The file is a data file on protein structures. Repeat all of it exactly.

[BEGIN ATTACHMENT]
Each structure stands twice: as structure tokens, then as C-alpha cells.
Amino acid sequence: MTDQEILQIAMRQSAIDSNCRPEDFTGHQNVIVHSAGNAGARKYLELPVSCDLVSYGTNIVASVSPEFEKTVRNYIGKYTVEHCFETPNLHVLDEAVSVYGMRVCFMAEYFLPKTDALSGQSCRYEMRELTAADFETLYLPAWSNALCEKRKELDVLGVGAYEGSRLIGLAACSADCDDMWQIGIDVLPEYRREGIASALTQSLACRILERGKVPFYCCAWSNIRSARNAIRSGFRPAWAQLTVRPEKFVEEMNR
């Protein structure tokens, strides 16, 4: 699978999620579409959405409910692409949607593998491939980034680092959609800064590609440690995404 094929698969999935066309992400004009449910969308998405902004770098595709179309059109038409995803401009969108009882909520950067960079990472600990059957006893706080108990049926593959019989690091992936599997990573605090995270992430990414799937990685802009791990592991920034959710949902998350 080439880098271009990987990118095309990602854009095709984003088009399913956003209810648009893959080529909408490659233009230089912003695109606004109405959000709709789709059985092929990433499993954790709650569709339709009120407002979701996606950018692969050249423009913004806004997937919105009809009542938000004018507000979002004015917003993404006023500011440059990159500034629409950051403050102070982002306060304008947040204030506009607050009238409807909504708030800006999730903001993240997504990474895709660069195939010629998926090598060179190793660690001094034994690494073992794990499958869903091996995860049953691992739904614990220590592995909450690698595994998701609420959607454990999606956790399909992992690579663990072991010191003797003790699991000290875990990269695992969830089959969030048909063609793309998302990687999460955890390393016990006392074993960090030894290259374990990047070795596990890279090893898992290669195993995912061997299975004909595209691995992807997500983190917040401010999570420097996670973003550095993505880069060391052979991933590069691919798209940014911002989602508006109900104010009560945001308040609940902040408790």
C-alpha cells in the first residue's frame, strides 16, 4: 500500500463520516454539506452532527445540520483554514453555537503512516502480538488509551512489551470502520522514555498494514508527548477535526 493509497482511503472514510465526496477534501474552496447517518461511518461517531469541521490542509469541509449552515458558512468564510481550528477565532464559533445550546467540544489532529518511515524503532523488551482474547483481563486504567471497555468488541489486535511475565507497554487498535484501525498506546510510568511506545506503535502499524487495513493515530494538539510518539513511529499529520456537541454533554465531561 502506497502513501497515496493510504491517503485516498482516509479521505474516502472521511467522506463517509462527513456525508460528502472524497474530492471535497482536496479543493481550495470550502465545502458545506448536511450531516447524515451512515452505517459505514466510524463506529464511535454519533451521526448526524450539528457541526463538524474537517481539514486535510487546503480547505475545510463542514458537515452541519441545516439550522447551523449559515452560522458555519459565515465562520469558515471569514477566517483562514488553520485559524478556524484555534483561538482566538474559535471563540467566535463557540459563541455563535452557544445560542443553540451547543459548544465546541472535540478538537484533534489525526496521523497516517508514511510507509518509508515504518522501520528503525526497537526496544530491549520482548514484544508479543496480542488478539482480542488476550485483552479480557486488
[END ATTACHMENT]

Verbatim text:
Each structure stands twice: as structure tokens, then as C-alpha cells.
Amino acid sequence: MTDQEILQIAMRQSAIDSNCRPEDFTGHQNVIVHSAGNAGARKYLELPVSCDLVSYGTNIVASVSPEFEKTVRNYIGKYTVEHCFETPNLHVLDEAVSVYGMRVCFMAEYFLPKTDALSGQSCRYEMRELTAADFETLYLPAWSNALCEKRKELDVLGVGAYEGSRLIGLAACSADCDDMWQIGIDVLPEYRREGIASALTQSLACRILERGKVPFYCCAWSNIRSARNAIRSGFRPAWAQLTVRPEKFVEEMNR
């Protein structure tokens, strides 16, 4: 699978999620579409959405409910692409949607593998491939980034680092959609800064590609440690995404 094929698969999935066309992400004009449910969308998405902004770098595709179309059109038409995803401009969108009882909520950067960079990472600990059957006893706080108990049926593959019989690091992936599997990573605090995270992430990414799937990685802009791990592991920034959710949902998350 080439880098271009990987990118095309990602854009095709984003088009399913956003209810648009893959080529909408490659233009230089912003695109606004109405959000709709789709059985092929990433499993954790709650569709339709009120407002979701996606950018692969050249423009913004806004997937919105009809009542938000004018507000979002004015917003993404006023500011440059990159500034629409950051403050102070982002306060304008947040204030506009607050009238409807909504708030800006999730903001993240997504990474895709660069195939010629998926090598060179190793660690001094034994690494073992794990499958869903091996995860049953691992739904614990220590592995909450690698595994998701609420959607454990999606956790399909992992690579663990072991010191003797003790699991000290875990990269695992969830089959969030048909063609793309998302990687999460955890390393016990006392074993960090030894290259374990990047070795596990890279090893898992290669195993995912061997299975004909595209691995992807997500983190917040401010999570420097996670973003550095993505880069060391052979991933590069691919798209940014911002989602508006109900104010009560945001308040609940902040408790």
C-alpha cells in the first residue's frame, strides 16, 4: 500500500463520516454539506452532527445540520483554514453555537503512516502480538488509551512489551470502520522514555498494514508527548477535526 493509497482511503472514510465526496477534501474552496447517518461511518461517531469541521490542509469541509449552515458558512468564510481550528477565532464559533445550546467540544489532529518511515524503532523488551482474547483481563486504567471497555468488541489486535511475565507497554487498535484501525498506546510510568511506545506503535502499524487495513493515530494538539510518539513511529499529520456537541454533554465531561 502506497502513501497515496493510504491517503485516498482516509479521505474516502472521511467522506463517509462527513456525508460528502472524497474530492471535497482536496479543493481550495470550502465545502458545506448536511450531516447524515451512515452505517459505514466510524463506529464511535454519533451521526448526524450539528457541526463538524474537517481539514486535510487546503480547505475545510463542514458537515452541519441545516439550522447551523449559515452560522458555519459565515465562520469558515471569514477566517483562514488553520485559524478556524484555534483561538482566538474559535471563540467566535463557540459563541455563535452557544445560542443553540451547543459548544465546541472535540478538537484533534489525526496521523497516517508514511510507509518509508515504518522501520528503525526497537526496544530491549520482548514484544508479543496480542488478539482480542488476550485483552479480557486488